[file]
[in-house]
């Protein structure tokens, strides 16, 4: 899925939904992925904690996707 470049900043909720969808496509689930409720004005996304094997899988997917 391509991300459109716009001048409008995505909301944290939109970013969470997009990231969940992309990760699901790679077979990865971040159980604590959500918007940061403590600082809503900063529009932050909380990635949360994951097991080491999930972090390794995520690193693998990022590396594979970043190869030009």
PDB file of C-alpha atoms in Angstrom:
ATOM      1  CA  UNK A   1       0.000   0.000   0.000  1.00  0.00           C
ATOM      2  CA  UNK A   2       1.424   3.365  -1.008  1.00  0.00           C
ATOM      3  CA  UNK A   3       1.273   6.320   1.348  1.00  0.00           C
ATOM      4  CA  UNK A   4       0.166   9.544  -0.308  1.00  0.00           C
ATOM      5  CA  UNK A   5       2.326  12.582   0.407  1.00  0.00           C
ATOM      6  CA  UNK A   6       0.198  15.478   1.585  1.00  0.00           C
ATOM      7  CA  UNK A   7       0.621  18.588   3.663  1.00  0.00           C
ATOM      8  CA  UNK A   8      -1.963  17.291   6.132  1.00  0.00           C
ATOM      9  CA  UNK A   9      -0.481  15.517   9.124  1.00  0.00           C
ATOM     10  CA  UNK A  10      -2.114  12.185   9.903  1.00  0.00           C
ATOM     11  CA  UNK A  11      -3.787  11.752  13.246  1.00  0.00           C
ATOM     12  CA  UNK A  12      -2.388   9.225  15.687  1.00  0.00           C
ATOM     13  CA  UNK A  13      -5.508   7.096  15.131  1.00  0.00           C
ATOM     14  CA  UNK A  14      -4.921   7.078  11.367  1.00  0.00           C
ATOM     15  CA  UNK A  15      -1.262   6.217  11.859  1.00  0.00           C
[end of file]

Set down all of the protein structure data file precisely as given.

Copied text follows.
[in-house]
């Protein structure tokens, strides 16, 4: 899925939904992925904690996707 470049900043909720969808496509689930409720004005996304094997899988997917 391509991300459109716009001048409008995505909301944290939109970013969470997009990231969940992309990760699901790679077979990865971040159980604590959500918007940061403590600082809503900063529009932050909380990635949360994951097991080491999930972090390794995520690193693998990022590396594979970043190869030009």
PDB file of C-alpha atoms in Angstrom:
ATOM      1  CA  UNK A   1       0.000   0.000   0.000  1.00  0.00           C
ATOM      2  CA  UNK A   2       1.424   3.365  -1.008  1.00  0.00           C
ATOM      3  CA  UNK A   3       1.273   6.320   1.348  1.00  0.00           C
ATOM      4  CA  UNK A   4       0.166   9.544  -0.308  1.00  0.00           C
ATOM      5  CA  UNK A   5       2.326  12.582   0.407  1.00  0.00           C
ATOM      6  CA  UNK A   6       0.198  15.478   1.585  1.00  0.00           C
ATOM      7  CA  UNK A   7       0.621  18.588   3.663  1.00  0.00           C
ATOM      8  CA  UNK A   8      -1.963  17.291   6.132  1.00  0.00           C
ATOM      9  CA  UNK A   9      -0.481  15.517   9.124  1.00  0.00           C
ATOM     10  CA  UNK A  10      -2.114  12.185   9.903  1.00  0.00           C
ATOM     11  CA  UNK A  11      -3.787  11.752  13.246  1.00  0.00           C
ATOM     12  CA  UNK A  12      -2.388   9.225  15.687  1.00  0.00           C
ATOM     13  CA  UNK A  13      -5.508   7.096  15.131  1.00  0.00           C
ATOM     14  CA  UNK A  14      -4.921   7.078  11.367  1.00  0.00           C
ATOM     15  CA  UNK A  15      -1.262   6.217  11.859  1.00  0.00           C